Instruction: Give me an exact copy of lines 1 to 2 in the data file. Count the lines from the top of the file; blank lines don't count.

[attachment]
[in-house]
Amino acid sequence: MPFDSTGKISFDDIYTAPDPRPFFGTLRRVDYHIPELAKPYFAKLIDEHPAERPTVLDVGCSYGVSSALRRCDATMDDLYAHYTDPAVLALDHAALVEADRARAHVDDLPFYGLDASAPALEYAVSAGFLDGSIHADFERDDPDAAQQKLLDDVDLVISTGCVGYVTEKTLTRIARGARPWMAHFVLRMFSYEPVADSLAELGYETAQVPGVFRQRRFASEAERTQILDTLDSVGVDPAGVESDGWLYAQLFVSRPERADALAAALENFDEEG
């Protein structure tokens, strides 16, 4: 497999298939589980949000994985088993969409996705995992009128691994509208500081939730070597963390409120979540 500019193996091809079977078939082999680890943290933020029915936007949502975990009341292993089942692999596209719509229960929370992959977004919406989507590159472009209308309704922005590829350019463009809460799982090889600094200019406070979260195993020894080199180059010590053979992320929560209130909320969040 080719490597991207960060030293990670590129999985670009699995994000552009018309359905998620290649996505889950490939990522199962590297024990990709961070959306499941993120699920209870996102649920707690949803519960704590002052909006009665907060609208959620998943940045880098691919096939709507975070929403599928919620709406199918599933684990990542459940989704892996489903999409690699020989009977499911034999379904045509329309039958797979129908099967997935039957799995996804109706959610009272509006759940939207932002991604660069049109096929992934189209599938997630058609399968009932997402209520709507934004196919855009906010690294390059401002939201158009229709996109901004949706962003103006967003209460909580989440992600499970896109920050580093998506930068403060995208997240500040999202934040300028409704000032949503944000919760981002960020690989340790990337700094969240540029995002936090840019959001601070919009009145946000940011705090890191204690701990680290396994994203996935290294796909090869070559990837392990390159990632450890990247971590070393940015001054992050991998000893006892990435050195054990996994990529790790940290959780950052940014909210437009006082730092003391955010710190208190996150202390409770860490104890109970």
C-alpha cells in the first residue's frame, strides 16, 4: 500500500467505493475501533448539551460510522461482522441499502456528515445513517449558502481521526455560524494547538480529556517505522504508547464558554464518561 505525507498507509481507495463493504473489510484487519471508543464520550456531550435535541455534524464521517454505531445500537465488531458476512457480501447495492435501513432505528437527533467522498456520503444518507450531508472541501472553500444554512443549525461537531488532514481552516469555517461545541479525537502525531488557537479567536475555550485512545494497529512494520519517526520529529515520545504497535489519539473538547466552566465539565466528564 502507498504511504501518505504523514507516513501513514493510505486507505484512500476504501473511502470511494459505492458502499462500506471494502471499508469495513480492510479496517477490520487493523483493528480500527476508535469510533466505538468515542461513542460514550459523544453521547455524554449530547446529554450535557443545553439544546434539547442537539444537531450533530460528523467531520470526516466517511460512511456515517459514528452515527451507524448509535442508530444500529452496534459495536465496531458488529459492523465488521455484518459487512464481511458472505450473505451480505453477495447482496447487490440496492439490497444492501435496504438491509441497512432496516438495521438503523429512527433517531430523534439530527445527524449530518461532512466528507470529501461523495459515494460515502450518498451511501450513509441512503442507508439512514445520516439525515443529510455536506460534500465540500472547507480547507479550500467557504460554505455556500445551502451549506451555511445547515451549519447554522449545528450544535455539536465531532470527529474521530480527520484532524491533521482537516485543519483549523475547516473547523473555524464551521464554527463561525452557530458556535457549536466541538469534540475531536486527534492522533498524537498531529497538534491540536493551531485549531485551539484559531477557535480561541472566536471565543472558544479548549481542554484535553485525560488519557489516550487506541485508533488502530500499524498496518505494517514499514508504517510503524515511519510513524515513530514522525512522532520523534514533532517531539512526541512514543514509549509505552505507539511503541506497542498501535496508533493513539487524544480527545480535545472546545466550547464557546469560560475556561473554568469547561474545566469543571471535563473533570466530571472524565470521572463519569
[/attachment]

[in-house]
Amino acid sequence: MPFDSTGKISFDDIYTAPDPRPFFGTLRRVDYHIPELAKPYFAKLIDEHPAERPTVLDVGCSYGVSSALRRCDATMDDLYAHYTDPAVLALDHAALVEADRARAHVDDLPFYGLDASAPALEYAVSAGFLDGSIHADFERDDPDAAQQKLLDDVDLVISTGCVGYVTEKTLTRIARGARPWMAHFVLRMFSYEPVADSLAELGYETAQVPGVFRQRRFASEAERTQILDTLDSVGVDPAGVESDGWLYAQLFVSRPERADALAAALENFDEEG